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George Stevens - D-Day to Berlin
George Stevens - D-Day to Berlin
Actors: George Stevens Jr., Dick Kent, Ken Marthey, Ivan Moffat, Hollingsworth Morse
Genres: Television, Educational, Documentary, Military & War
NR     2004     0hr 46min

Produced and narrated by George Stevens, Jr. from his father's films, this documentary of Stevens' World War II combat photo unit includes his remarkable color footage of the War in Europe (the only color film of the groun...  more »


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Movie Details

Actors: George Stevens Jr., Dick Kent, Ken Marthey, Ivan Moffat, Hollingsworth Morse
Creators: George Stevens Jr., George Stevens, Catherine Shields
Genres: Television, Educational, Documentary, Military & War
Sub-Genres: Television, Educational, Military & War, Military & War
Studio: New Line Home Video
Format: DVD - Color - Closed-captioned,Subtitled
DVD Release Date: 12/07/2004
Original Release Date: 06/01/1994
Theatrical Release Date: 06/01/1994
Release Year: 2004
Run Time: 0hr 46min
Screens: Color
Number of Discs: 1
SwapaDVD Credits: 1
Total Copies: 0
Members Wishing: 0
MPAA Rating: NR (Not Rated)
Languages: English
Subtitles: English, French, Spanish

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Movie Reviews

One of the most extraordinary WW II documentaries...
Robert Shapiro | Tucson, Arizona United States | 04/07/1999
(5 out of 5 stars)

"I certainly concur with Mr.Meminger's highest rating for this extraordinary documentary. The idea of seeing World War II in color is really quite astounding since our sensibilities are firmly formed in black and white. Showing the horrors of war,and even its poignancy, George Stevens Jr.'s narration along with the musical score by Carl Davis, makes for quite a compelling document. Even after watching this film 25 times or more, I am affected deeply by it with each viewing. I also recommend another documentary comprised of mostly color combat footage (and includes the Pacific theater, which "D-Day..." does not cover),entitled "World War II In Color" (available from, which was released in 1998 (90 min.). Incidentally, another WW II documentary, for which I cannot vouch, is also entitled "D-Day to Berlin"--look for George Stevens Jr.'s name in association with the film in question. "D-Day to Berlin" is, quite simply, indispensable."
World War II In Color
Marc Flanagan | Santa Monica, Ca. | 11/22/2005
(5 out of 5 stars)

"Director, producer George Stevens spent the war years in uniform. Along with a number of veteran Hollywood cameramen and screenwriters they formed a film unit dedicated to recording the events transpiring in Europe in 1944 and 45. Narrated by his son, we follow "The Stevens Irregulars",as they called themselves, from the landing on Normandy to the Allied Forces trek across enemy territory to Berlin. We see the liberation of Paris and the discovery of the camps at Aushwitz to the fortress in the Alps where Hitler spent much of his time. What is remarkable is that these movies were shot in color. To view the D-Day landings in technicolor makes that events so real, we are not watching grainy black and white film, we are seeing it as it was seen by those who were there those fateful and historic days.. I was stunned seeing them for the first time. It is a time capsule like no other."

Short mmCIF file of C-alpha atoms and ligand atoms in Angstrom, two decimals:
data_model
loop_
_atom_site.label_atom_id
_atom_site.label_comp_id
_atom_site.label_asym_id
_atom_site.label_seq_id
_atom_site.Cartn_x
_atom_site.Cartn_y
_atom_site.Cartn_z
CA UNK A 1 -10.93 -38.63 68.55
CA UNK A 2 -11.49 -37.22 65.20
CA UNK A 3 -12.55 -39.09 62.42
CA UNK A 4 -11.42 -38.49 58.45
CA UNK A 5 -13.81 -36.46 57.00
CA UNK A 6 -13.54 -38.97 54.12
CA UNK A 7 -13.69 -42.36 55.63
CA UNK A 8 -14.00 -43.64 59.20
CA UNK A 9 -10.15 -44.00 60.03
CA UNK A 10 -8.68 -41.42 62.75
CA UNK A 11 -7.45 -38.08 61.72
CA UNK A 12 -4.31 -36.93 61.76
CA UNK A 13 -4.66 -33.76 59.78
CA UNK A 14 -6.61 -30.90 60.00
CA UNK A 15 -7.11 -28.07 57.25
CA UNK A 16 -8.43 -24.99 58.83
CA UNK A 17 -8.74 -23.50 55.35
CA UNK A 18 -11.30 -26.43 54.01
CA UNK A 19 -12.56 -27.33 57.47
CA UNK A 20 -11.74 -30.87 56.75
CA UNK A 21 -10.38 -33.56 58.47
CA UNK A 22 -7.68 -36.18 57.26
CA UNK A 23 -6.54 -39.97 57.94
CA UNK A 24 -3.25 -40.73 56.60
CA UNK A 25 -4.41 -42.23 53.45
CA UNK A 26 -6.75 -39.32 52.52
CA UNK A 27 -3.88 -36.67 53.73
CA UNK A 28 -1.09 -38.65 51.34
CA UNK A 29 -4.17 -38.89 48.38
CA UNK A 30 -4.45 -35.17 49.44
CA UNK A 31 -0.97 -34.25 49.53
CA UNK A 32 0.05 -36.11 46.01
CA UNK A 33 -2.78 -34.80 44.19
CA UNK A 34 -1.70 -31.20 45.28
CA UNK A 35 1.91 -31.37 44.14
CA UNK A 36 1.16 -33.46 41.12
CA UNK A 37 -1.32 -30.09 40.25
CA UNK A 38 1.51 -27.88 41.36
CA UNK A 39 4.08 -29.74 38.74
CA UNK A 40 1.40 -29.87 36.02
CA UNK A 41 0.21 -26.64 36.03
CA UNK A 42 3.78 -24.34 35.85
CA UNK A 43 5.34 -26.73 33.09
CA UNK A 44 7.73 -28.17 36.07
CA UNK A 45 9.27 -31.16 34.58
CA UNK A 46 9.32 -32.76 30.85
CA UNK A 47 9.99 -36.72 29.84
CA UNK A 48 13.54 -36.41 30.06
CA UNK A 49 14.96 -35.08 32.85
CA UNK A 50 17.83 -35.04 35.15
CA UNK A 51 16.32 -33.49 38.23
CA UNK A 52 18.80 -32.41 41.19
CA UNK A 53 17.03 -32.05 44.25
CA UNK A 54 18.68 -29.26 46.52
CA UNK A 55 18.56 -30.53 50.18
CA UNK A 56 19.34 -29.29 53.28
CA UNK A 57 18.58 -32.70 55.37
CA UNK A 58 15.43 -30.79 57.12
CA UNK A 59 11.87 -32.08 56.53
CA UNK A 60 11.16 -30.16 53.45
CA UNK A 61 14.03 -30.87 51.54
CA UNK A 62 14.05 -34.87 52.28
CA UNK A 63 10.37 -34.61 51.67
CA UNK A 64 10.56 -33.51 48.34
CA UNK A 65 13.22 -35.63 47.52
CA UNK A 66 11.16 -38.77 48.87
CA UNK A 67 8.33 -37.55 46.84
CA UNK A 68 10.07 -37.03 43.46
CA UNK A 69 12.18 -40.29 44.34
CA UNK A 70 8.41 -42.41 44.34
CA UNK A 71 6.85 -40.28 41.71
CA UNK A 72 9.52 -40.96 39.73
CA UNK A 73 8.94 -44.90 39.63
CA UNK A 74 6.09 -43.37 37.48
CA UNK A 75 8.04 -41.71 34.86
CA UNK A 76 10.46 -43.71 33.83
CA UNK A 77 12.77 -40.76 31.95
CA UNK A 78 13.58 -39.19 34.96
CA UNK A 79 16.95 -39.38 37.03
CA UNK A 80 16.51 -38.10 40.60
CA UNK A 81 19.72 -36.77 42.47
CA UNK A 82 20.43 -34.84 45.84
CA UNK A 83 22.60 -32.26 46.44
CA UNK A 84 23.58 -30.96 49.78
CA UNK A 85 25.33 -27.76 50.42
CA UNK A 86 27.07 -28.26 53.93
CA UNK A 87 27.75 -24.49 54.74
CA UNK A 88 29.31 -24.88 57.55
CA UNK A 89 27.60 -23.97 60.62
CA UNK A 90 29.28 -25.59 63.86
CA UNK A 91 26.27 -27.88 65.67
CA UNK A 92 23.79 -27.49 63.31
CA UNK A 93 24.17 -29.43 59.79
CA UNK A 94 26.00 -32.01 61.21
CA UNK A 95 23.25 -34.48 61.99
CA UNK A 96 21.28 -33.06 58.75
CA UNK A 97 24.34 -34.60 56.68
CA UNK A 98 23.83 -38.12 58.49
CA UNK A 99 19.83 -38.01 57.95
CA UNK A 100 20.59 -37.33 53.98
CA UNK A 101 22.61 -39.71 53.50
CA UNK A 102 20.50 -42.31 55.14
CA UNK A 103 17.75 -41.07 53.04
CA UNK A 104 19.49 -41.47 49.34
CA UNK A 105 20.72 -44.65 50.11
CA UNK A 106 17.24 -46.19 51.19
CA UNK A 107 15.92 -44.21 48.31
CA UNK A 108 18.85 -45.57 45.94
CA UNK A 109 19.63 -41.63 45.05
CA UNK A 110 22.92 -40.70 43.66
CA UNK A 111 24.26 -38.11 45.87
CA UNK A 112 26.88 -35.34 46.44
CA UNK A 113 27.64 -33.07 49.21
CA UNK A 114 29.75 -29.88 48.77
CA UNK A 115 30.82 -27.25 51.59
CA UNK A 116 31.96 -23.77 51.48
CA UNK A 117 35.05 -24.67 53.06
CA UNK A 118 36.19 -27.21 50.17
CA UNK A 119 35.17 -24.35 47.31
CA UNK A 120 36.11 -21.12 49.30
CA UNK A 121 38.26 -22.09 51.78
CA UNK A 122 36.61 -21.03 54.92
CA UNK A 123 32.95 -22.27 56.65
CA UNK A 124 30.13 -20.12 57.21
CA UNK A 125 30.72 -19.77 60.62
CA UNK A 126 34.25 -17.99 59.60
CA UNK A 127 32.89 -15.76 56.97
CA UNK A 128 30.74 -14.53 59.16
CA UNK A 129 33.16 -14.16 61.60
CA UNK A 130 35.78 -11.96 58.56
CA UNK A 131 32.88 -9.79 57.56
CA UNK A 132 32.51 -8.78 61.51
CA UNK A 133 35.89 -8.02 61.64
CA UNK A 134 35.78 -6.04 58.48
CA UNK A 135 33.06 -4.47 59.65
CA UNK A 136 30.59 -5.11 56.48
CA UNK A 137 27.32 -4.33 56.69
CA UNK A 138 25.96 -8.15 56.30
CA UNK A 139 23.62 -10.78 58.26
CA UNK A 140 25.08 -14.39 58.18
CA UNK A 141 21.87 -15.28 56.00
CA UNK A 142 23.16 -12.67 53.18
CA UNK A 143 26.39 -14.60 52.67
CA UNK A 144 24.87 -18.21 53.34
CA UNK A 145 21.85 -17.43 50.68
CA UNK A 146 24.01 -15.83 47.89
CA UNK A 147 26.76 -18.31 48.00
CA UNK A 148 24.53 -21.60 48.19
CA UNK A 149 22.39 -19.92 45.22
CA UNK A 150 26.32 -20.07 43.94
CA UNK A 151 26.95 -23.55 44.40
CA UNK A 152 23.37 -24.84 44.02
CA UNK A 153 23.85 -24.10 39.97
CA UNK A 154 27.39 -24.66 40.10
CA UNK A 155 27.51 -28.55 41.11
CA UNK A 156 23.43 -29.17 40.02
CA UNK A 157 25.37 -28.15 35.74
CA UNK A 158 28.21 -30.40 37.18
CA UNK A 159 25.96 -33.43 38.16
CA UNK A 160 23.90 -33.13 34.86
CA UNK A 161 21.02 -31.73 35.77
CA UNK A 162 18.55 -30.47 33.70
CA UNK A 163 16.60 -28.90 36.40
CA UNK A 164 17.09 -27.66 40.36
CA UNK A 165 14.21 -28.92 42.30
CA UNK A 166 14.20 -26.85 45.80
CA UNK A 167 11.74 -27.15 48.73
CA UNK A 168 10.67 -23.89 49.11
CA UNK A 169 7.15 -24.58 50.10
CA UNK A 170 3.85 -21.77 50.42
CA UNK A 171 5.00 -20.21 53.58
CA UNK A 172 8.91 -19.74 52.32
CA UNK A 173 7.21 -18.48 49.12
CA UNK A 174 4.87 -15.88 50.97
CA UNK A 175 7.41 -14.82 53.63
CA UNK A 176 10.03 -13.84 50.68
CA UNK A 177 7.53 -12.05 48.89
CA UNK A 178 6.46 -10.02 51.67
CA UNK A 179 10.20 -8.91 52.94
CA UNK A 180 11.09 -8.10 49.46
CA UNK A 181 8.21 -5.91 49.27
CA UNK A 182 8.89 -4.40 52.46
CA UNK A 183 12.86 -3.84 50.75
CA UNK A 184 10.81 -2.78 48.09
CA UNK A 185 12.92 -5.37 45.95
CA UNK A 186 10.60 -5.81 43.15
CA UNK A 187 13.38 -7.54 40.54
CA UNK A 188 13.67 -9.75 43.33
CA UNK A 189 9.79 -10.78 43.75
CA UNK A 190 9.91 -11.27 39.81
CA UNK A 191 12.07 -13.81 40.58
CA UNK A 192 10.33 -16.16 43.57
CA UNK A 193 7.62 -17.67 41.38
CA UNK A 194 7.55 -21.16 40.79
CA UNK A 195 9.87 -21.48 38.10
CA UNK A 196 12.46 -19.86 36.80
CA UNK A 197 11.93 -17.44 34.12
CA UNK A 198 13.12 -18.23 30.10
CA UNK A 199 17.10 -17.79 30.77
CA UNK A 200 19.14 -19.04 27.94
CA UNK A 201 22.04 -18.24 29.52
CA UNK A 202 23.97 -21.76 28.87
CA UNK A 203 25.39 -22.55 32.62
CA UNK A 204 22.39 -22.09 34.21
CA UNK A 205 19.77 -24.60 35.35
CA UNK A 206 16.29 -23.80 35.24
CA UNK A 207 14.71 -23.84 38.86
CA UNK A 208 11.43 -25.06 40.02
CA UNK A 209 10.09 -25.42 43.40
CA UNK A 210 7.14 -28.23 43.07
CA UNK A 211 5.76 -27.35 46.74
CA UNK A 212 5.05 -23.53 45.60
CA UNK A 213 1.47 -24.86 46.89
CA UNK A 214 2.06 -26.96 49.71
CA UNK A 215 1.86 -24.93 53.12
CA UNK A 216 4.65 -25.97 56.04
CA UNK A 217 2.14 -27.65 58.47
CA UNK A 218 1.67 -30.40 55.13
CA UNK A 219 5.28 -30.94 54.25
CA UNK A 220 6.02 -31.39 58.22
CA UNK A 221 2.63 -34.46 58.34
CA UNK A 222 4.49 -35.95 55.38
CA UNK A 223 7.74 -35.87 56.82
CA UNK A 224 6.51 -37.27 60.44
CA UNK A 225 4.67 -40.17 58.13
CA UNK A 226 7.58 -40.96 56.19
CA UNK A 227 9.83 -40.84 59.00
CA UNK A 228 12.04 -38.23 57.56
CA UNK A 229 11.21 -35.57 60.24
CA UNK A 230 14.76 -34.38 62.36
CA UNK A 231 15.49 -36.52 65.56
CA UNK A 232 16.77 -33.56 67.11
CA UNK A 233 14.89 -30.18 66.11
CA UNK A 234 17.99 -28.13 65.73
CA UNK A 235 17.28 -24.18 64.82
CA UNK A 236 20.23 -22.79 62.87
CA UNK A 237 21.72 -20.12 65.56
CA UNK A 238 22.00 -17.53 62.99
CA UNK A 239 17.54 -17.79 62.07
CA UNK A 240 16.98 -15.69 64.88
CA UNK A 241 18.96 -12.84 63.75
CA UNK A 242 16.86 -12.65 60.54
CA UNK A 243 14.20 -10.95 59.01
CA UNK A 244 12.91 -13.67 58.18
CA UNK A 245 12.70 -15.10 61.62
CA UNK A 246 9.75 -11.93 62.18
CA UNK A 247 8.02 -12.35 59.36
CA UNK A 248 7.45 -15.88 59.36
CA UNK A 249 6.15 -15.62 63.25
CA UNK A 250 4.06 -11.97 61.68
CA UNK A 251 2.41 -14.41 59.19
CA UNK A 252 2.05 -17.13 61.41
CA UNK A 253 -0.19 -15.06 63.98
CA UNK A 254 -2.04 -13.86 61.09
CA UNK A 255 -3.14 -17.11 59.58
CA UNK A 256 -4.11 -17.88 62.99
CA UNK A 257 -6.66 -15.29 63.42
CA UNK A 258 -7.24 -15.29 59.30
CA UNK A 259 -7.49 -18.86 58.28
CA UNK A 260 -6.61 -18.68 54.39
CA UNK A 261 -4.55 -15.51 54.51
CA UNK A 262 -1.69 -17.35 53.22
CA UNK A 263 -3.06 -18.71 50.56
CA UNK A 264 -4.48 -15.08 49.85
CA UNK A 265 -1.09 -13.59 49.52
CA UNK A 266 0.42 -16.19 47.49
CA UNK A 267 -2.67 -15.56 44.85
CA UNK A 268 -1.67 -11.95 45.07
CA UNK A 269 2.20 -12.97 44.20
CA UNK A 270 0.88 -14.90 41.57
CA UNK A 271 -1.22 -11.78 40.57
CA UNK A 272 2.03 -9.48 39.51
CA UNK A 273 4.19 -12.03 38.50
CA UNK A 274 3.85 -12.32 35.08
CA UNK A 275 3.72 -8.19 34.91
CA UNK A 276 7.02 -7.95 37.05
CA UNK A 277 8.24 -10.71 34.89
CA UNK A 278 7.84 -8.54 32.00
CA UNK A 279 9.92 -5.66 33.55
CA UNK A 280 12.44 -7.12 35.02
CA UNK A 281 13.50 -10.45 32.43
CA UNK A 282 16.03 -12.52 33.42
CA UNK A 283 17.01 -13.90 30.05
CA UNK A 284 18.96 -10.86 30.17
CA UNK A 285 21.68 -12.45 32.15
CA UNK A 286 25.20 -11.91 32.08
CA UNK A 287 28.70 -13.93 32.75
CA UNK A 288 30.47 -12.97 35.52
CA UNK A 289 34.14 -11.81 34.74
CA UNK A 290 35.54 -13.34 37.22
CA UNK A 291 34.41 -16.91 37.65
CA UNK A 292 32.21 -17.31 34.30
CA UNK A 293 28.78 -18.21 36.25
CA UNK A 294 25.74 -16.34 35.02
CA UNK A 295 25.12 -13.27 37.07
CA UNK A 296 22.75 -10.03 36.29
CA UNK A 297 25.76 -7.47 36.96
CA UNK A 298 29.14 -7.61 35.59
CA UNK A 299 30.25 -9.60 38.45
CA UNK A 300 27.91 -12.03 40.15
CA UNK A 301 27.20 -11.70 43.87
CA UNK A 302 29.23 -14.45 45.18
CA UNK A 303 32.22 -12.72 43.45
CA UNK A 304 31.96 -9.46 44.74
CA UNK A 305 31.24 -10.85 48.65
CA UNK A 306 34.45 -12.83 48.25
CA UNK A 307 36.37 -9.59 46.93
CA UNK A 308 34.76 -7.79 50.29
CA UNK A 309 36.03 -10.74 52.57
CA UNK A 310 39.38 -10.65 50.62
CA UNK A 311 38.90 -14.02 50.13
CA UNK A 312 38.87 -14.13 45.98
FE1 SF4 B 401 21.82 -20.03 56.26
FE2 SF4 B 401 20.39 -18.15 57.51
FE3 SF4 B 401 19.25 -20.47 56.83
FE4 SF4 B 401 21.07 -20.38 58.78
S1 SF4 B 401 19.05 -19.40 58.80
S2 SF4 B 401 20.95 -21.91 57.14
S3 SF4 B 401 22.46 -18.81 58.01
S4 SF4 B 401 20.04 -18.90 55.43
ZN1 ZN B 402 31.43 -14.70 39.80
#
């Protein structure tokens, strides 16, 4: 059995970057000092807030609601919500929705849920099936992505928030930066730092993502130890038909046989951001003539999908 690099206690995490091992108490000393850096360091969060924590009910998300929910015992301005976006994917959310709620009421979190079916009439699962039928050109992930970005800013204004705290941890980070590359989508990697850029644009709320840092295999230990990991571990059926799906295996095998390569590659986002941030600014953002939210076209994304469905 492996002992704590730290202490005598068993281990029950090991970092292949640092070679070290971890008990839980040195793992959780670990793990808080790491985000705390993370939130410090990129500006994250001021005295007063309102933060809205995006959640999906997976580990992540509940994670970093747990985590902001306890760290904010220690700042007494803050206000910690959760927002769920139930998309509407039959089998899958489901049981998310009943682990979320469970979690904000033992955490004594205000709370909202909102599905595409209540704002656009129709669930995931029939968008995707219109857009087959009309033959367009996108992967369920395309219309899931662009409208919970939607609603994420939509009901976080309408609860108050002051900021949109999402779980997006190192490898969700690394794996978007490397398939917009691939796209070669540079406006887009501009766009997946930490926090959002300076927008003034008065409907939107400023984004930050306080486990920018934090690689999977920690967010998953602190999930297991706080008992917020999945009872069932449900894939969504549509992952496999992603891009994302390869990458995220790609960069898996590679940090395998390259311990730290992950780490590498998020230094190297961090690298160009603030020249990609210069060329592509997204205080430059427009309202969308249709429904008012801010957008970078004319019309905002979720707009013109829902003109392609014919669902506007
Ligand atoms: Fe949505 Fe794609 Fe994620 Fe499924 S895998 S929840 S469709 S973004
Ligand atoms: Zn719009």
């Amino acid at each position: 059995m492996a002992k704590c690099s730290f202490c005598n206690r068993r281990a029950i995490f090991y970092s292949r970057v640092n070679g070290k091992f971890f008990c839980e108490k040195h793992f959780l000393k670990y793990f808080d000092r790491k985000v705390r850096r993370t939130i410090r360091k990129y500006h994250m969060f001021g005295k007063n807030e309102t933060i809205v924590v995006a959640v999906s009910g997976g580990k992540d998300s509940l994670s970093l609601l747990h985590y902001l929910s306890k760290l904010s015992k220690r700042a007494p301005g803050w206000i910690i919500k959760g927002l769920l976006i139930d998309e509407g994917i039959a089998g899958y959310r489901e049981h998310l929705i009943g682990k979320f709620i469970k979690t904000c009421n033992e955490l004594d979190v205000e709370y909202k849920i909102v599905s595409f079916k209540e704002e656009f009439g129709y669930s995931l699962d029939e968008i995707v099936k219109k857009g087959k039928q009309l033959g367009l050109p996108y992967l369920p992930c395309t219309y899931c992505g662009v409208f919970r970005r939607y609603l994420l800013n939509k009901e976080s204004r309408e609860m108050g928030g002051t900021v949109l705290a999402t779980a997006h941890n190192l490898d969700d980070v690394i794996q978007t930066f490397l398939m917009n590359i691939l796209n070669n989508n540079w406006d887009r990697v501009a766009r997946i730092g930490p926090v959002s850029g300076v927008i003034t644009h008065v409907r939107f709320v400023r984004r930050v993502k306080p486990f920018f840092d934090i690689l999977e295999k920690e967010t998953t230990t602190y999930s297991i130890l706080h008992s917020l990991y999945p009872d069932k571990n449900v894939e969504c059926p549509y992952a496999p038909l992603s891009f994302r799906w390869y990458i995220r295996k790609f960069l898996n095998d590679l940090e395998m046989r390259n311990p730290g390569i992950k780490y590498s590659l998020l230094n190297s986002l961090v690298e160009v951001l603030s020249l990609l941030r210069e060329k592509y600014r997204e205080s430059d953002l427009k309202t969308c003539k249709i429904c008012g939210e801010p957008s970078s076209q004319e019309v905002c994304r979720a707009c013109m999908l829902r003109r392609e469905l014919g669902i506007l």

It's great to see these images in color
Marc Flanagan | 09/30/1999
(5 out of 5 stars)

"I just wish it were longer. There is actually a fair amount of color film shot from the war (I believe Stevens himself shot far more than this tape shows), and what's been released so far is just the surface. I'd like to see the rest made available."
A great D-Day documentary focusing on the souls of soldiers.
C. M. M. | Seattle, Wa USA | 03/18/1999
(5 out of 5 stars)

"George Stevens's inlook on the AEF from D-Day to Berlin presents an astonishing and macabre focus not on the battle, but the eternall journey to V-E day. Along this journey, Mr.Stevens brings into delight the horrifying death and exterminating camps of Dachau. The color sots are vivetting, careful not to turn our stomachs with "gross" scenes, he does show the reality of war and the wage of war on man's delicate souls, including death. A must see for all genertions, and why we need a memorium for the over 400,000 KIA, MIA men/women of all ethnic backgrounds of Americans in WWII. I am black, and realize that hatred is evil, the Holocaust justified that demeanour."